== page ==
Discussing Current Events in the Classroom


Jayden Mather

The Eagle statue is a central gathering spot in the school, but it also symbolizes the strength of the Eagle Valley community, including teacher and student relationships.

Carter Josef, Editor-in-Chief

In a technology filled society, people are constantly surrounded by current events and the news. It jumps out from TVs, computers, and phones. This often leads to students wanting to talk about what they’ve seen and share opinions they’ve developed. As a result, schools are a breeding ground for conversation and discussions.

These conversations often overlap with content students are learning in the classroom. This overlap is often intentional in history teacher Joshua Stoneking’s class.

“What I try to do is identify parallels that are going on in regards to what happened to the past and what happened today,” explains Mr. Stoneking.

Our teachers each develop ways to facilitate discussions. English teacher Ms. Dwenna Nelson has many ways to keep her classroom civilized.

“I make sure that I’ve established an environment where students are respectful of each other and are willing to have respectful conversations,” Ms. Nelson  explains.

Ms. Nelson has also set up some ground rules to ensure her classes maintain respect. One rule she has is, “if someone says this thing happened to me or shares an experience, no one in class is really allowed to say that didn’t happen to you or it’s not that bad. I try to foster the idea that you can’t invalidate someone else’s personal experiences.”

For a long time, teachers held the belief that they should not share their opinions with students. However, that idea is quickly changing. This summer, principal Greg Doan realized a new perspective. “Students want to know who you are, so revealing what your stance is can be appropriate, but you also have to allow for it to be done in a way that provides conversations,” Mr. Doan discovered. “I think you trust them more when you know that rather than them saying I don’t want to tell you anything.”

Students want to know who you are, so revealing what your stance is can be appropriate”

— Mr. Doan

It is important that even when a teacher shares their perspective the class remains balanced.  

“You can either get balance by remaining neutral and then saying let me hear what everybody is doing,” Mr. Doan explains, “or you can provide balance by saying here’s what I believe and why, and you get the chance to do the same thing.”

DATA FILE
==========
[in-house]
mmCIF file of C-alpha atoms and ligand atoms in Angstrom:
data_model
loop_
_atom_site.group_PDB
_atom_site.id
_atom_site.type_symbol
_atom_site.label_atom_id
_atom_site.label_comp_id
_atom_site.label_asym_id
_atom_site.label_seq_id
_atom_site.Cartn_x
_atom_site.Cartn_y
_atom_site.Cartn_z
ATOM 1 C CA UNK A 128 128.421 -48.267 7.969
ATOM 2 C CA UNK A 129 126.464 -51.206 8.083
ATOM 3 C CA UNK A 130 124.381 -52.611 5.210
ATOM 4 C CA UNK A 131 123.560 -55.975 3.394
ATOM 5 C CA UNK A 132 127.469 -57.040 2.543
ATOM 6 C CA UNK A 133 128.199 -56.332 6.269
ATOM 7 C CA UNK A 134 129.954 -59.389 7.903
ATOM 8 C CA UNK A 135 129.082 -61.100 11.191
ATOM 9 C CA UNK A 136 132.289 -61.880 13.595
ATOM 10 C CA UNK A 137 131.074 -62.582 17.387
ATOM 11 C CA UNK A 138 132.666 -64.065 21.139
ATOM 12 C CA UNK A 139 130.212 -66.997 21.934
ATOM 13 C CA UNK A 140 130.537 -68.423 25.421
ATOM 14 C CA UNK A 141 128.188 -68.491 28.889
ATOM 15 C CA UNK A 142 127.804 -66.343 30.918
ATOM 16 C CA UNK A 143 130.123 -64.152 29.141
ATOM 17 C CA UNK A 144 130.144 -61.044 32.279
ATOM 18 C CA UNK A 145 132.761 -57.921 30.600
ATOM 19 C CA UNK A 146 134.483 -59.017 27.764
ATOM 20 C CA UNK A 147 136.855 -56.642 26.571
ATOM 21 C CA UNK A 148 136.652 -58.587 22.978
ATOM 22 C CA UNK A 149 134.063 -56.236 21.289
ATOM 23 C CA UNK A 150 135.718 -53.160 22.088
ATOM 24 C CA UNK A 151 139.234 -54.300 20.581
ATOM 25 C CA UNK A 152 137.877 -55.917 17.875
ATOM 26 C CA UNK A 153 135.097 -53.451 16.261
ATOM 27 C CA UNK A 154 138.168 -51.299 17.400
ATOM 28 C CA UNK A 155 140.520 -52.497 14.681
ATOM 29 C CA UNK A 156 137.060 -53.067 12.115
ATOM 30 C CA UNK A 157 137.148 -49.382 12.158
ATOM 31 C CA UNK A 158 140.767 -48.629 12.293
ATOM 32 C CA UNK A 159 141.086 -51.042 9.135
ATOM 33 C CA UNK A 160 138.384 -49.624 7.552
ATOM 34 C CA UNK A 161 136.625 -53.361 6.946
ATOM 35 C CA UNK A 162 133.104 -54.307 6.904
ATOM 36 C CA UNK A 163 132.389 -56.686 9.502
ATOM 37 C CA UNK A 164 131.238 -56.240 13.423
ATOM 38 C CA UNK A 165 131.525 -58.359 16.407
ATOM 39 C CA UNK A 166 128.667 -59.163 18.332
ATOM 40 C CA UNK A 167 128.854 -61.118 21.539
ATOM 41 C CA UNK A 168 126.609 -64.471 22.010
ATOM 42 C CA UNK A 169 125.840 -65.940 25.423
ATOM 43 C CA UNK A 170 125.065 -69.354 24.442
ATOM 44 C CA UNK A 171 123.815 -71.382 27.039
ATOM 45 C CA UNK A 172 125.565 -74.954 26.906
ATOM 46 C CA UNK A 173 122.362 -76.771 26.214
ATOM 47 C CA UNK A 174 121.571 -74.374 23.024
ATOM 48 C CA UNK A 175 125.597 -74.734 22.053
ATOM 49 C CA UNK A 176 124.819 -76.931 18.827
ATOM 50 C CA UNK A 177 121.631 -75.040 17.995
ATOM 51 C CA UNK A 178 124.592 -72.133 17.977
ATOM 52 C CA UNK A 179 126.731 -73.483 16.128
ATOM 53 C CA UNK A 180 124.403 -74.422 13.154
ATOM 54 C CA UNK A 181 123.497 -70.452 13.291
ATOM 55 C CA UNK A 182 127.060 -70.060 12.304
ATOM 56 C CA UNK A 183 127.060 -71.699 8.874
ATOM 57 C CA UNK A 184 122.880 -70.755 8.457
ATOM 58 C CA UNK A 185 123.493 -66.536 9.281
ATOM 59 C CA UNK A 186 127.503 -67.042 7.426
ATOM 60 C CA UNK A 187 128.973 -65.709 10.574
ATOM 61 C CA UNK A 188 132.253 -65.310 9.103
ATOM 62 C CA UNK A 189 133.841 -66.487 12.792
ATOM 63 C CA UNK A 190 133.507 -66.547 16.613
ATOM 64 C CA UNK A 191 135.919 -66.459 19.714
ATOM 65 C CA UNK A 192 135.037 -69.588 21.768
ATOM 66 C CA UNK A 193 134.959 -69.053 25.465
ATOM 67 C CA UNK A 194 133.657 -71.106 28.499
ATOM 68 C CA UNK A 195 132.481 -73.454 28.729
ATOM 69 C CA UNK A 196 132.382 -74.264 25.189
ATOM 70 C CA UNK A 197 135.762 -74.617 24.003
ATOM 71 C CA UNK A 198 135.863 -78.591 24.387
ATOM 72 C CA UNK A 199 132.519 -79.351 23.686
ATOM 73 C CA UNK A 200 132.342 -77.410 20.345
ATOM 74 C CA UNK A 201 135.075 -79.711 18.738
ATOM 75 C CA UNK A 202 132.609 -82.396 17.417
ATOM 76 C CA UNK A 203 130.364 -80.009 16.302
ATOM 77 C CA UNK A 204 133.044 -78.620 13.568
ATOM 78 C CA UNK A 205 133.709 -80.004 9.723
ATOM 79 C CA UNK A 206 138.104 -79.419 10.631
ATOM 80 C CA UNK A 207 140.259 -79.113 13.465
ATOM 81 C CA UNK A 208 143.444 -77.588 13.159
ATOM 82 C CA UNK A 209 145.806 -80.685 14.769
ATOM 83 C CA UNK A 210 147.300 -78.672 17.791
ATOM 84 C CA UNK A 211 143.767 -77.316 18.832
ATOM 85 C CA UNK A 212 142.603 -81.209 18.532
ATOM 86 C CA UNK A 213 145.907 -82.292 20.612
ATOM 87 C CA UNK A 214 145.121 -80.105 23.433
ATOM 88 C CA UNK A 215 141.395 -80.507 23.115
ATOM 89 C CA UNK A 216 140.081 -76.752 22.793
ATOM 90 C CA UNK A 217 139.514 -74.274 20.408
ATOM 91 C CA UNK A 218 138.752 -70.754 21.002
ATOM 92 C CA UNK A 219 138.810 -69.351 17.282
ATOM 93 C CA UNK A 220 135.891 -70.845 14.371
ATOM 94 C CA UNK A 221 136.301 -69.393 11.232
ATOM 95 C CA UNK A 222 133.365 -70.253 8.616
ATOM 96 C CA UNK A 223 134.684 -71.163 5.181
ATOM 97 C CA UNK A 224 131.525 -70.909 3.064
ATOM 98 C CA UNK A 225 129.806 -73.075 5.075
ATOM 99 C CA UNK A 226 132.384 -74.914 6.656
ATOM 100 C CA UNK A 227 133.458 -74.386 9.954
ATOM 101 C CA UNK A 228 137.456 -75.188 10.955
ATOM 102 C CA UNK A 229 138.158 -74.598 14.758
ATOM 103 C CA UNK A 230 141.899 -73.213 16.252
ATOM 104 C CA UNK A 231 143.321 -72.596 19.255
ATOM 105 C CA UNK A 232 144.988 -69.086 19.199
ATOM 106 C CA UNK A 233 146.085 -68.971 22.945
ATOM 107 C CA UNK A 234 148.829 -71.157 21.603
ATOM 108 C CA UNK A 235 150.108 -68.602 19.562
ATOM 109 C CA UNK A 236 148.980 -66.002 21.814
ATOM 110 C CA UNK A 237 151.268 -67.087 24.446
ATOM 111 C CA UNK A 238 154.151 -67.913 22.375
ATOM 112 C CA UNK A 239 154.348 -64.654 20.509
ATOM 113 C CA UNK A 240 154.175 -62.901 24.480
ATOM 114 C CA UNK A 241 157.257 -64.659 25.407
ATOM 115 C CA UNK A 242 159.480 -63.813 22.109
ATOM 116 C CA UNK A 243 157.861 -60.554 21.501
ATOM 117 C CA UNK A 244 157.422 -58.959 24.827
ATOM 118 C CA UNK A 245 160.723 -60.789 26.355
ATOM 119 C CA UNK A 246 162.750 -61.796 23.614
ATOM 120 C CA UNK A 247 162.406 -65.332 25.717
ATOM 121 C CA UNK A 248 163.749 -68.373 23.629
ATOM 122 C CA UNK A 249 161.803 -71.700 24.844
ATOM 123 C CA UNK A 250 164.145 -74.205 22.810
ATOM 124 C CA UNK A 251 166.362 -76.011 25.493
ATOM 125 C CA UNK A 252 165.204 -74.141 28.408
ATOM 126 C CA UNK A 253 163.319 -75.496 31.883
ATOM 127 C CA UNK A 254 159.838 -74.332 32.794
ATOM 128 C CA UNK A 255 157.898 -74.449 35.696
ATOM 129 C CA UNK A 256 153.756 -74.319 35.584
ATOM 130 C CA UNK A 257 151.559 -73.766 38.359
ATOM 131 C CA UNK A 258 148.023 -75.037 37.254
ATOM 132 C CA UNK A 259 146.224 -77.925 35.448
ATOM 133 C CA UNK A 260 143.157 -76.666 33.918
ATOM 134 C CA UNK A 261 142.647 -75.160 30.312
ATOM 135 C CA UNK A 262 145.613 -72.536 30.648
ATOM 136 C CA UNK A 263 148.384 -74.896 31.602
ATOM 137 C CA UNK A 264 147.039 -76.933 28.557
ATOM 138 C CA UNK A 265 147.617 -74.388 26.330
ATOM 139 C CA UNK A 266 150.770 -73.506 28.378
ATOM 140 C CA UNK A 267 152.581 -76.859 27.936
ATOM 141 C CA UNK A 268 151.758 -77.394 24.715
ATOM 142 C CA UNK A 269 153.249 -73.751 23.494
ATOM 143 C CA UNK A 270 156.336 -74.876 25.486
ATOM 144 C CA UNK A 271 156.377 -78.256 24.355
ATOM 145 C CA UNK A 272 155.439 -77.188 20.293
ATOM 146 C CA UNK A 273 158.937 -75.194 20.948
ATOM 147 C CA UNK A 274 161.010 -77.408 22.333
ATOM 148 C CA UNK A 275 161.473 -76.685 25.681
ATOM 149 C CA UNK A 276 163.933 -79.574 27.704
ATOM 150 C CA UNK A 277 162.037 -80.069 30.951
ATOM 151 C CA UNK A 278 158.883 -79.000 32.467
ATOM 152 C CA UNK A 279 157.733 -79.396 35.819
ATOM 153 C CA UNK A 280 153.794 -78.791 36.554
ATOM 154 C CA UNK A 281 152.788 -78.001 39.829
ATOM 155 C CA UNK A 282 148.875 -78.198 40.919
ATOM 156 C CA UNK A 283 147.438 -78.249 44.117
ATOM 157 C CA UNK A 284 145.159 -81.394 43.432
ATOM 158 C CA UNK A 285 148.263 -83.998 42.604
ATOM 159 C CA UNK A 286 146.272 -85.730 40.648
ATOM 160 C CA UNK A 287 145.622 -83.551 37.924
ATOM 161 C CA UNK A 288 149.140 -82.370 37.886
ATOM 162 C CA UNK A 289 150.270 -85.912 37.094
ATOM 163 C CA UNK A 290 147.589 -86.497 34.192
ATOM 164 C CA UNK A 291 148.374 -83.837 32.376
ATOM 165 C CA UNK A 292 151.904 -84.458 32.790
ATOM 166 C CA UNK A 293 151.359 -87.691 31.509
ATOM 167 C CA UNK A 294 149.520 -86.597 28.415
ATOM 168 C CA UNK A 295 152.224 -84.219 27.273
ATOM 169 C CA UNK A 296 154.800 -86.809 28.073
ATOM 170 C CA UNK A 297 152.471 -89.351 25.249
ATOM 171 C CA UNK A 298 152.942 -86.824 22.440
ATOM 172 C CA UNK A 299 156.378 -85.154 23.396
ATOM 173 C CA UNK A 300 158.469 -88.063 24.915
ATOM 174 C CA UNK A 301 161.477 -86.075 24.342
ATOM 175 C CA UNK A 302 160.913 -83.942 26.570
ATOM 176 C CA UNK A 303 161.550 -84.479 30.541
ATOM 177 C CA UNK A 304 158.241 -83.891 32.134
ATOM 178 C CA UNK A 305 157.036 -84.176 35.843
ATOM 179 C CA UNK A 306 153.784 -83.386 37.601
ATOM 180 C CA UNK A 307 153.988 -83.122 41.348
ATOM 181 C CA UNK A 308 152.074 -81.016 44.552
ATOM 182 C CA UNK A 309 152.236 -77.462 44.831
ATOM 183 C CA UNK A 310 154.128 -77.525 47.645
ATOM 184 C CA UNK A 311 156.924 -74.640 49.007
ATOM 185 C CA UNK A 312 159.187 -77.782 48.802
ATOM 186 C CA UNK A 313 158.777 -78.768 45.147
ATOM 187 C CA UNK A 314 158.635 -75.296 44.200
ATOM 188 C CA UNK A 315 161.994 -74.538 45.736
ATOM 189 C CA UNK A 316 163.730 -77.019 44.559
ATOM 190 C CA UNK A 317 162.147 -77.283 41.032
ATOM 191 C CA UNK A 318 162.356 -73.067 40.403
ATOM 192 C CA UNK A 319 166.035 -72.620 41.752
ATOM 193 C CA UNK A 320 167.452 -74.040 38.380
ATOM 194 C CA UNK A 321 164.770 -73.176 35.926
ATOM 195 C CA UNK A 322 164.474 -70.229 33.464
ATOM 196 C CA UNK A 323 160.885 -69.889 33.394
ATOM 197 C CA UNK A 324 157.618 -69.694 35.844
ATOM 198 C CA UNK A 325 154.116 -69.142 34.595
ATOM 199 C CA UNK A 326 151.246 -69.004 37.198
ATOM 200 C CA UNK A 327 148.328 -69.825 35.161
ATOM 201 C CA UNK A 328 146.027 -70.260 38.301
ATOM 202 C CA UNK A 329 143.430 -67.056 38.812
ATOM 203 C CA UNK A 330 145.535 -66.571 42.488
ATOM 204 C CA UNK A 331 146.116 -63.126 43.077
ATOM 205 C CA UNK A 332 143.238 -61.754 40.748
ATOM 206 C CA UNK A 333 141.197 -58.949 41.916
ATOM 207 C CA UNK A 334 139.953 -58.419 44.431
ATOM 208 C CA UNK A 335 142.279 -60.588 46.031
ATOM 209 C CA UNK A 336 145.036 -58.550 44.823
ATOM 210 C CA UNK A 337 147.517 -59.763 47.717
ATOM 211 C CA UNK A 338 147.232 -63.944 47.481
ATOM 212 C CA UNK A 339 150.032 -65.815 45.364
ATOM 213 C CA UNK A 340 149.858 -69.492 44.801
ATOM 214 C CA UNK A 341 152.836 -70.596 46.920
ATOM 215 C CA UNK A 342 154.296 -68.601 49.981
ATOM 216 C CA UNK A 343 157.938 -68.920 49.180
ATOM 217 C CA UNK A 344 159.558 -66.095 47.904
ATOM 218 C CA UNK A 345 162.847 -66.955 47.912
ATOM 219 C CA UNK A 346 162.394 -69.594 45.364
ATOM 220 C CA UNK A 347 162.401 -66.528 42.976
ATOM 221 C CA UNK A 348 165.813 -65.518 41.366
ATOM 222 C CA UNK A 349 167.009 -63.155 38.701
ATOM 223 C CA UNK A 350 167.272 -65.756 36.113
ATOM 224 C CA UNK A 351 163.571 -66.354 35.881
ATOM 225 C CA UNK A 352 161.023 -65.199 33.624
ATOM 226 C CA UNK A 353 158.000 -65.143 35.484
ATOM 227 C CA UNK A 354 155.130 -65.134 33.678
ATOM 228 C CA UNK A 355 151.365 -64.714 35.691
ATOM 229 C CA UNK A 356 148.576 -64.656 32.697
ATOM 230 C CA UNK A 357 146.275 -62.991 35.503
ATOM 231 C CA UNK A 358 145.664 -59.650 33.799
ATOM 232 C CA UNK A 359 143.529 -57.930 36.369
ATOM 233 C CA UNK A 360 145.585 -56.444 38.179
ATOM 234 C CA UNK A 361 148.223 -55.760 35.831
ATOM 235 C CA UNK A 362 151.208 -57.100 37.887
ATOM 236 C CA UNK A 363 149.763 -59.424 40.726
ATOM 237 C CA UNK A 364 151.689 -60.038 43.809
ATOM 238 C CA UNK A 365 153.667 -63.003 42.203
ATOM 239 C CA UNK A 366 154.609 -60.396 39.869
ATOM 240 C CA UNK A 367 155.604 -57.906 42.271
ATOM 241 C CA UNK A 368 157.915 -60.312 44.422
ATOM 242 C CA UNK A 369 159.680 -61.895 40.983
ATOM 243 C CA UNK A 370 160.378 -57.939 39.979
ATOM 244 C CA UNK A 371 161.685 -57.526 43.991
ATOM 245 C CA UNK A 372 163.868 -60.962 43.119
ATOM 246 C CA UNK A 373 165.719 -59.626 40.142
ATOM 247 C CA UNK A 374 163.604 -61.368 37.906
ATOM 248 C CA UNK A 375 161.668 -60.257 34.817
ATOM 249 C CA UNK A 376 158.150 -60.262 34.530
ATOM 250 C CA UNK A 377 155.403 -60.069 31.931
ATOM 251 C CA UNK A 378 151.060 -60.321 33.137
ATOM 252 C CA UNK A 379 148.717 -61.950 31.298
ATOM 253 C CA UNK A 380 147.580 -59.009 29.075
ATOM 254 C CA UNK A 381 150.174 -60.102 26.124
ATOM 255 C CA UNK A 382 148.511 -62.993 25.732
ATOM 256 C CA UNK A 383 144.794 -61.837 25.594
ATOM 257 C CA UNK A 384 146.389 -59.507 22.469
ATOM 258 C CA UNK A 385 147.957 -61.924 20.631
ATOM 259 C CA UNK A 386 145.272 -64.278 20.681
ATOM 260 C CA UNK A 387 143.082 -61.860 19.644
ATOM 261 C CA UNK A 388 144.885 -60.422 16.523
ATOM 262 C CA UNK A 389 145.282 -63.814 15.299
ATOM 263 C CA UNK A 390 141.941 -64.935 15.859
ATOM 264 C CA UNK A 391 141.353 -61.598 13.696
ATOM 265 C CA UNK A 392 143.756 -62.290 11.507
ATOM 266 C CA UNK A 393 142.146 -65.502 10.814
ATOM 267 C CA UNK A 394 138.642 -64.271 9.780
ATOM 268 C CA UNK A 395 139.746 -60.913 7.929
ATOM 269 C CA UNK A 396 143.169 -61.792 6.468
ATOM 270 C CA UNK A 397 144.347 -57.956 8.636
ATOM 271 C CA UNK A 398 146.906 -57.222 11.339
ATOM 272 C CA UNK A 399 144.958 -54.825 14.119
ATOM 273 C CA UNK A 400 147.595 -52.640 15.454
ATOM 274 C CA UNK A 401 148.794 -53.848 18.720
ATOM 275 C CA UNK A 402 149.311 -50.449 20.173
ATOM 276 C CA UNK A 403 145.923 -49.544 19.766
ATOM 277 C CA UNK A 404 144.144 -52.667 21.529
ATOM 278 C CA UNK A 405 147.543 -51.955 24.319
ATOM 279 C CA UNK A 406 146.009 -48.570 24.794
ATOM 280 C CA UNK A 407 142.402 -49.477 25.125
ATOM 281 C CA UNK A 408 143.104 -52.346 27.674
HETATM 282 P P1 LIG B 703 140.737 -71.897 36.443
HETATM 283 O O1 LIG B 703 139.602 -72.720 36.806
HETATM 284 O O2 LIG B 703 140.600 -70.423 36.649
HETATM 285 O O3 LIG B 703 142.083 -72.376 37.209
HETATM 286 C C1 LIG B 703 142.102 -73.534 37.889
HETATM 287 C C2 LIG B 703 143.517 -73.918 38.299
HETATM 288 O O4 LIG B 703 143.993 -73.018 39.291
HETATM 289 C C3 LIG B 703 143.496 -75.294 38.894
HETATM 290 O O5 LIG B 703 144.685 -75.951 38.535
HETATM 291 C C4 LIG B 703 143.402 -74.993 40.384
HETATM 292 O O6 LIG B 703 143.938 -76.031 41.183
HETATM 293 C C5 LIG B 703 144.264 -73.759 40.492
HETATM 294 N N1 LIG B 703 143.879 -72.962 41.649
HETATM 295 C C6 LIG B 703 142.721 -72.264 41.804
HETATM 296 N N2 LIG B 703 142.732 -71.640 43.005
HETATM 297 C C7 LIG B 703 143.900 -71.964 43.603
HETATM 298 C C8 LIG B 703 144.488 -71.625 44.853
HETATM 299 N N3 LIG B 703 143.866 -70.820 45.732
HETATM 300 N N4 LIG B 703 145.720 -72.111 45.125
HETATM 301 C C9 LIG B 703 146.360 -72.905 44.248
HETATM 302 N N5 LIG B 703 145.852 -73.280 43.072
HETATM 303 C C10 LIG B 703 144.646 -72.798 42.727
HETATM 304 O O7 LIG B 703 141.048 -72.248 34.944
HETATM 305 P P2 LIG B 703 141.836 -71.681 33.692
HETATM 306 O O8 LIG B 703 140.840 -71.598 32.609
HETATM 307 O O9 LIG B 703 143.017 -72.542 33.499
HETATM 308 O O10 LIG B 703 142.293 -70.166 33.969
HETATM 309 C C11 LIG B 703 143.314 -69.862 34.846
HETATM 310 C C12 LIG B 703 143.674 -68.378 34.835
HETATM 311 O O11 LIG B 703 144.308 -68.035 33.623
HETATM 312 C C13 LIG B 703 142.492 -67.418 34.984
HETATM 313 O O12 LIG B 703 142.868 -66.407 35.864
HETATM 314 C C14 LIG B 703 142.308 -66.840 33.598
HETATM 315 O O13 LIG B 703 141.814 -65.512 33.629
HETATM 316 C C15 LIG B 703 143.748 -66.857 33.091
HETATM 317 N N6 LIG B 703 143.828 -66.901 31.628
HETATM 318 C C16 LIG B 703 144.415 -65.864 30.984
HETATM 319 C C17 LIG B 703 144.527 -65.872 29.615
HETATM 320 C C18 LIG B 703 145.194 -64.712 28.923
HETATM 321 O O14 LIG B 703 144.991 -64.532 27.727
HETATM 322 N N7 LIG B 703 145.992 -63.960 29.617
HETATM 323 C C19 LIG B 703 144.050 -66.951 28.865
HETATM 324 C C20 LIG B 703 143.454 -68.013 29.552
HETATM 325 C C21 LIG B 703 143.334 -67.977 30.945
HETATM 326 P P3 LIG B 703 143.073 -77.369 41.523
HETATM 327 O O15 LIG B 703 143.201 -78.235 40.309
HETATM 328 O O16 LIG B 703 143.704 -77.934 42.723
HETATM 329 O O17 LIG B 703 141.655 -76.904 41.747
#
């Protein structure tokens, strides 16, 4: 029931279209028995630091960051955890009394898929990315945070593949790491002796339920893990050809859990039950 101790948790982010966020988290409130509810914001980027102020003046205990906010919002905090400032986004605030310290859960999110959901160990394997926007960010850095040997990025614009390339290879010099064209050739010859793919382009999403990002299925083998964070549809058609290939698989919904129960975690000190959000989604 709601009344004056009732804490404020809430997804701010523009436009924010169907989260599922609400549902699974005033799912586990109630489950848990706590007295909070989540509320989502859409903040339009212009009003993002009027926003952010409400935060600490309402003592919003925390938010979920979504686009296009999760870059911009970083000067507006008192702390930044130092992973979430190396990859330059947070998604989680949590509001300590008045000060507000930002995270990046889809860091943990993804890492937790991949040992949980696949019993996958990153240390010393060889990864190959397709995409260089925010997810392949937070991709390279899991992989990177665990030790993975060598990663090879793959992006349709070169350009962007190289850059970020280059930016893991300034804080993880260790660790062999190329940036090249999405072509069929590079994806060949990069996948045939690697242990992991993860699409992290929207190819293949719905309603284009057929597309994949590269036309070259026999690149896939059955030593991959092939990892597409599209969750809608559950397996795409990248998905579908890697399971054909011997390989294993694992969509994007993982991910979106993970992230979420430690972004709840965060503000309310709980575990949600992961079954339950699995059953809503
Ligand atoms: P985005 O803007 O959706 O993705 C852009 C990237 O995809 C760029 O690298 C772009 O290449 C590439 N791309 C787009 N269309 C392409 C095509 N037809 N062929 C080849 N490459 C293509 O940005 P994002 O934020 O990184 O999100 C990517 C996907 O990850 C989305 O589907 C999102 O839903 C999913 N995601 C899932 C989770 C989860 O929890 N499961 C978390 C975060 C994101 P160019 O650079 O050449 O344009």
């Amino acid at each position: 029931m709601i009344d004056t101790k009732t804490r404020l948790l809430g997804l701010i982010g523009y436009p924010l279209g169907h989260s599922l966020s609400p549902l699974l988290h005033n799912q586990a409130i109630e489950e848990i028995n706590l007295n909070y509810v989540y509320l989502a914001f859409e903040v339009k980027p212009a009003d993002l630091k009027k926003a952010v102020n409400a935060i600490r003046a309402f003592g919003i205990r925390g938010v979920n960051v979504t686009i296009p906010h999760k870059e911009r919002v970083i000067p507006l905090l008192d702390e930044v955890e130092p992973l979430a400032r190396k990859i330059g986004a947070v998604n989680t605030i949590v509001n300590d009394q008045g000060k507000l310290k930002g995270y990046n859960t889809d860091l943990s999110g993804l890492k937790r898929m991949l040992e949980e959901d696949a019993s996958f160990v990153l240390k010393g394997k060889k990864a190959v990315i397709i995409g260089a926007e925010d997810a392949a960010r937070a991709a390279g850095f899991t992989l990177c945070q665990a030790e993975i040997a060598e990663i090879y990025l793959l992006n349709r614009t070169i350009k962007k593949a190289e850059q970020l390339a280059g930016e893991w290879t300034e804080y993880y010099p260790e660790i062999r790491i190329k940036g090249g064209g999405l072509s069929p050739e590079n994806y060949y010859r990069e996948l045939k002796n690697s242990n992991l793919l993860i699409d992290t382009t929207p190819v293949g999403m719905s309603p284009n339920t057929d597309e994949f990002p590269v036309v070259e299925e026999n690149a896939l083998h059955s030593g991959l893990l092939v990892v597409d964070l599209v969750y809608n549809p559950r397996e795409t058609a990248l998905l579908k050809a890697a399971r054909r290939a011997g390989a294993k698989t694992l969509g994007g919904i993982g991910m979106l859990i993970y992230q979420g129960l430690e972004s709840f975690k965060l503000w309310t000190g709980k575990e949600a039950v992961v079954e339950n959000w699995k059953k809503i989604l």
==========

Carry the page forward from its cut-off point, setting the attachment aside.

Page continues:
Oftentimes teachers share their perspective in order to demonstrate their thought-processes.

“I think teachers sharing their opinions can be ways for students to see how you arrive at a certain opinion. You can share research you’ve done to get to that place, or you can share experiences you’ve had in order to get to that place,” reveals Ms. Nelson. 

As part of these discussions, teachers can teach their students how to evaluate sources.

“Where am I getting that information? Where is that source getting their sources from? Is it valid? Is it corroborated by other sources?” Mr. Stoneking reminds his students to ask.

These questions all help the “process of teaching kids how to think not what to think and giving them that ability to navigate a world in which truth is malleable,” Mr. Stoneking elaborates. He emphasizes that, “everybody’s social feed is full of some sort of spin on what’s going on.” This makes students’ ability to evaluate sources all the more important.

Social media can often only portray one side of the story.

“I may not hear something until I talk to you and hear what you’re listening to,” Mr. Doan explains. Class discussions allow this to happen.

Through learning to talk about controversial topics, listening to one another, and critically evaluating information, students learn the power behind their words.

As Mr. Stoneking puts it, “Words become thoughts, and thoughts become actions.”